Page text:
Lesson 1, Topic 1
In Progress

Appendix A

Dr. Andrew July 18, 2023

DNA and Methylation Gene Testing[EN1]

This appendix covers my advice for genetic testing. Many of you might already know about the recent advances in genetic testing, while others reading this may need some more information. In general, you test your genetics through saliva testing. For the cost of a single genetic blood test, you can obtain a report covering thousands upon thousands of important genes. It is a no-brainer!

The two companies I recommend are 23 and Me and Ancestry DNA. Although there are new companies popping up all the time, I can vouch for the accuracy and usefulness of these two companies. My advice would be to compare prices (AncestryDNA is usually significantly less expensive) and choose the one you like best. Consider using a fake name when submitting your DNA data. It is your right to privacy, and in our ultra-connected world, you should place at least some barriers between your sensitive personal data and those who want to exploit it. Fake names will keep your DNA data somewhat anonymous, protecting your privacy.

Both 23andMe and AncestryDNA analyze your saliva sample and provide insights into your family, health, and other genetic information. Though that info can be interesting, it isn’t what you really need to understand your genetics. To learn about your COMT, MTHFR, MAO, SULT, SNPs, etc., you need what is called the “Raw Data” file, which is used to generate an easy-to-read report. It will be available to you once your saliva sample has been processed and your DNA results are ready to view. Each company will allow you to download this Raw Data file to your desktop, and from there you have to perform one more step.

Once your Raw Data file has been downloaded, go to the website MTHFR Support.com and order the Variant Report, a handy tool that organizes the complicated genotype data into an easy-to-read format. The colorful Variant Report you can download from MTHFR Support offers the best chance of understanding your genetics. Sterling Hill, owner of MTHFR Support, is constantly updating her report, making it the most state-of-the-art product available.

This report lists whether or not you inherited the “good, bad, or ugly” version of a gene. It categorizes genes and assigns them colors such as green, yellow, and red for easy identification and learning. Sterling’s Variant Report saves time and simplifies things, which comes in handy for obvious reasons. Figure A.1 shows an MTHFRSupport Variant Report, showing green, yellow, and red SNPs. This is the best tool available for deciphering the complexities of your genetic information.

Figure A.1 – This is the easiest way to read your genotype. It is a sample taken from a variant report produced by Sterling Hill’s MTHFRSupport application.

Once you have this report in hand, you can start to work to unravel your genetic imbalances. I suggest working with a practitioner who has experience in this area, to avoid confusion and poor results. You may have a trusted doctor to work with, or you can search for a doctor near you on Sterling Hill’s website under the “Find a Practitioner” tab. Or you may want to be one of the thousands of patients who work with our Boise office directly. You can contact my office directly via email at care@redmountainclinic.com or via phone at 208-322-7755 to begin the process of getting care through our clinic.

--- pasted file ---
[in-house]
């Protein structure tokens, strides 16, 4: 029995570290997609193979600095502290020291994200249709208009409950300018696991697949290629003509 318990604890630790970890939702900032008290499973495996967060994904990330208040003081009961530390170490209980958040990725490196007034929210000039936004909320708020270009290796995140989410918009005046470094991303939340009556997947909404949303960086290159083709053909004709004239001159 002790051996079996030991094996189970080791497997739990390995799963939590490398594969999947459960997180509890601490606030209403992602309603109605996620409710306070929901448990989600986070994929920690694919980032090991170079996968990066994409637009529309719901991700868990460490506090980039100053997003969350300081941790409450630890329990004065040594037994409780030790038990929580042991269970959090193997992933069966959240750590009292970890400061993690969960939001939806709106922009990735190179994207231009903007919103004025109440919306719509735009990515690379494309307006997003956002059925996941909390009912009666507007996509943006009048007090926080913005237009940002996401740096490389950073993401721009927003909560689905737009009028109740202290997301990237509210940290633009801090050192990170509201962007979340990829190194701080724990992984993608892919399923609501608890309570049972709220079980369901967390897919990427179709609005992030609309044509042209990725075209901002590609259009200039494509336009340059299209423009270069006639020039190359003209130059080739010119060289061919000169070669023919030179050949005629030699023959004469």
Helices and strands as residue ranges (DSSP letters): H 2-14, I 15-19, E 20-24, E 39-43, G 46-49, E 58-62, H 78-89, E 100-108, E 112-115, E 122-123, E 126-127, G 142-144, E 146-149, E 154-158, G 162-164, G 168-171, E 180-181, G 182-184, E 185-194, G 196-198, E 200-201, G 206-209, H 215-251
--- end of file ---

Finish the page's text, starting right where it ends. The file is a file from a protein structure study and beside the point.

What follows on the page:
One final note for those of you who are apprehensive about looking at your own genetic report: Learning about your own genotype and family history is very exciting, but a word of caution is necessary. Several companies provide genotype reports based on your genes that estimate your likelihood of disease. This tends to ignore the scientific fact that the environment, the epigenetics around the cell, actually controls our genes—not the genes themselves. Philosophically and scientifically, I take issue with reports that tell people they have a “X percent” risk of cancer, or heart disease, or depression. It turns people into victims and isn’t accurate.

Consider that research published by the Mayo Clinic in 2016 shows that only 3 percent of the US adult population has a healthy lifestyle.1 So how can we blame a gene for causing disease, when 97 percent of the population has a lifestyle that makes them sick? That is muddying the water and blaming our ancestors instead of our choices. According to Bruce Lipton, PhD, and other leaders in the field, only 5 percent of diseases can be blamed on genetics. Do yourself a favor and pay small attention to the disease risk in your genetic genotype report. Scientifically, the only real risk we know about is our lifestyle, and that is something you have 100 percent control over!

1 Loprinzi, P.D., A. Branscum, J. Hanks, et al. Healthy lifestyle characteristics and their joint association with cardiovascular disease biomarkers in US adults. In Mayo Clinic Proceedings, 91(4). Elsevier (2016): 432–42.